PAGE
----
A monthly uptick in housing starts together with a modest decline in permits in April suggest US housing construction may be stabilizing, a dynamic that has given PVC a needed demand floor while still limiting stronger future growth.
Privately-owned housing starts rose to a seasonally adjusted annual rate of 1.401mn units in April, 2.2pc above the downwardly revised March estimate of 1.37mn units but still 22.3pc below April 2022, according to the US Census Bureau and the Department for Housing and Urban Development (HUD).
Single-family housing starts hit their highest of 2023 in April at a rate of 846,000, 1.6pc higher than the revised March 2023 figure but still 28.1pc below April 2022. Starts for units of five or more increased 5.2pc to a rate of 542,000 in April, the second highest monthly rate of 2023, but were still 11.7pc below the April 2022 rate.
The relative stability in home building data came alongside steadying demand for the PVC market more broadly, leading to April PVC contracts prices settling flat. PVC prices held firm at 61.5¢/lb in April after rising by 2¢/lb in the first two months of the year.
Housing permits, an indicator of future construction, were at a seasonally adjusted annual rate of 1.416mn units in April. That is 1.5pc below the revised March rate of 1.437mn and 21.1pc below April 2022's rate of 1.795mn.
It's the second straight month of declining permits, but April's decline was slightly shallower than March's.
Single family permits were at a seasonally adjusted annual rate of 855,000 in April, 3.1pc higher than March's revised rate of 829,000 and the highest monthly rate since September 2022.
Single-family housing permits have risen for four straight months, a positive sign of market recovery, though April's rate was still 21.2pc below the year prior.
Permits for units for housing units of five or more fell by 9.7pc to 502,000 from the prior month and were down 23pc from April of the previous year.
The stabilization in parts of the housing market pushed builder confidence in May to a key marker. Builder confidence grew 5 points to a score of 50, according to the National Association of Home Builder (NAHB)/Wells Fargo Housing Market Index (HMI). Anything at or above a 50 indicates positive sentiment.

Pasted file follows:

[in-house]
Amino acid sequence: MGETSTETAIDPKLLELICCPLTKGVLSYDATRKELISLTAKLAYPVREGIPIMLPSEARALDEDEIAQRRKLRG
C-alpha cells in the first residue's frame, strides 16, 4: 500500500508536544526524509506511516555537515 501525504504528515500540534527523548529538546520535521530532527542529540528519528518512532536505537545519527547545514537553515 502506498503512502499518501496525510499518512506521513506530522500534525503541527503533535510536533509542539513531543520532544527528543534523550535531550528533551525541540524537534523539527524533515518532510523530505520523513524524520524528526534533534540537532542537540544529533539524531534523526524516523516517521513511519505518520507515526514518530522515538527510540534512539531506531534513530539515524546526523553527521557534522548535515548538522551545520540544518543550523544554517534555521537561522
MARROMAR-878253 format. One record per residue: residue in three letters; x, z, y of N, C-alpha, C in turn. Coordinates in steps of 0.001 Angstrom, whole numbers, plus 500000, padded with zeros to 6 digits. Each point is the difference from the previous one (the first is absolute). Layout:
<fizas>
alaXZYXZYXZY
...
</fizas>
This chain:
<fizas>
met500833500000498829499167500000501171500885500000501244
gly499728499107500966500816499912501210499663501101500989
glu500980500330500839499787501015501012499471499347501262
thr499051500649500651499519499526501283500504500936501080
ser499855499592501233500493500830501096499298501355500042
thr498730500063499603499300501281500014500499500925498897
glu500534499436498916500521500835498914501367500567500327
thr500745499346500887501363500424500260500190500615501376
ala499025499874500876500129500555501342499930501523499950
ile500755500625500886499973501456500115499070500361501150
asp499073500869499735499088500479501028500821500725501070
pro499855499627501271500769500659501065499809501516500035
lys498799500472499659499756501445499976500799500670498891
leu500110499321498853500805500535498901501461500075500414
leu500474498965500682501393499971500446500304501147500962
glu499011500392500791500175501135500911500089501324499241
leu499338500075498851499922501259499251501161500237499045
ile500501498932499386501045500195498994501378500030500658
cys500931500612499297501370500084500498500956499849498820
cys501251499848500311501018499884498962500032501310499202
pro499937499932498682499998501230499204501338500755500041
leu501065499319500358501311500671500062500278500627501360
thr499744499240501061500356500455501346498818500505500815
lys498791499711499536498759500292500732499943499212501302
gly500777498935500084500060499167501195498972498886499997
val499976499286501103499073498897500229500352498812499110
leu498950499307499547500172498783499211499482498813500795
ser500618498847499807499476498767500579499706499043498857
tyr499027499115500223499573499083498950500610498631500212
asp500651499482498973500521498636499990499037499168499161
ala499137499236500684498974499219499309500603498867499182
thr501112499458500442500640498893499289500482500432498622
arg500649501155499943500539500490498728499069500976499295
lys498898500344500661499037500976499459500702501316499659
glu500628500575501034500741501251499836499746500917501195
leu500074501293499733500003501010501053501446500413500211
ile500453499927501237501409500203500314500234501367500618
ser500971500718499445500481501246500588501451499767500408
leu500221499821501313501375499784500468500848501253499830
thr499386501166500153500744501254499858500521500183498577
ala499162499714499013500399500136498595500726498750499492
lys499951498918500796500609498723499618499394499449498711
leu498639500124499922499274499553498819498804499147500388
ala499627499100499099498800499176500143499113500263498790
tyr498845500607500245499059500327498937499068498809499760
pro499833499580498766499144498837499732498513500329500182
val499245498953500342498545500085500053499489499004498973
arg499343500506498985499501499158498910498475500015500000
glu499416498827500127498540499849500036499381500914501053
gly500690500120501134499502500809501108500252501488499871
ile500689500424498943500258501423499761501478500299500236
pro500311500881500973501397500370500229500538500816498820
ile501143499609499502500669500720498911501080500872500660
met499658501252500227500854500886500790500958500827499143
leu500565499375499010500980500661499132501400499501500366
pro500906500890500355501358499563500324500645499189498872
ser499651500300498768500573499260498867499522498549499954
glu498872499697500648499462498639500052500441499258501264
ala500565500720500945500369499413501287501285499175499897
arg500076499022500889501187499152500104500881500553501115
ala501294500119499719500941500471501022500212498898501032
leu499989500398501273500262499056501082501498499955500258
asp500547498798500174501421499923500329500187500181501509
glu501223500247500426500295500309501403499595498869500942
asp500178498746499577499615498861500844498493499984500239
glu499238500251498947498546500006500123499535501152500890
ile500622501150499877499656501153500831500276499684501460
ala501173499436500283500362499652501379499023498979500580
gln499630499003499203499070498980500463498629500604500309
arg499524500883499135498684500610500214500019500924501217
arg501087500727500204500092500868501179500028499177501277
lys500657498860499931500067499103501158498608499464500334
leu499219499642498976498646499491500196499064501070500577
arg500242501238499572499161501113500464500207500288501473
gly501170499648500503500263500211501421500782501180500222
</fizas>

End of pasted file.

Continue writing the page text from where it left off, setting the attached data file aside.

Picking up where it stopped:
Still, PVC demand remains mixed for May, according to many producers. Ordering patterns are inconsistent as converters and buyers try to anticipate demand and manage inventories at a time when activity in key sectors like construction is leveling out as opposed to growing. For many buyers, price expectations are flat to lower for the rest of 2023. The belief 2023 will be a corrective year to prior market trends is permeating throughout the market.
In a more positive sign, inventories of finished goods, a sticking point for many PVC buyers facing the housing market, have begun to thin in recent weeks. Some buyers have said they plan to increase their ordering and operations as a result, but this trend hasn’t cropped up universally in the industry yet.
PVC producers are fighting for another rollover for contract prices in May, arguing PVC supply is relatively balanced. Many buyers are advocating for a sizable price decrease, either in May or June, as positive sentiment regarding the housing market has dissipated for many downstream participants. Demand is still expected to improve over the summer, but the ceiling to this growth is falling lower and lower as the peak construction window progresses.
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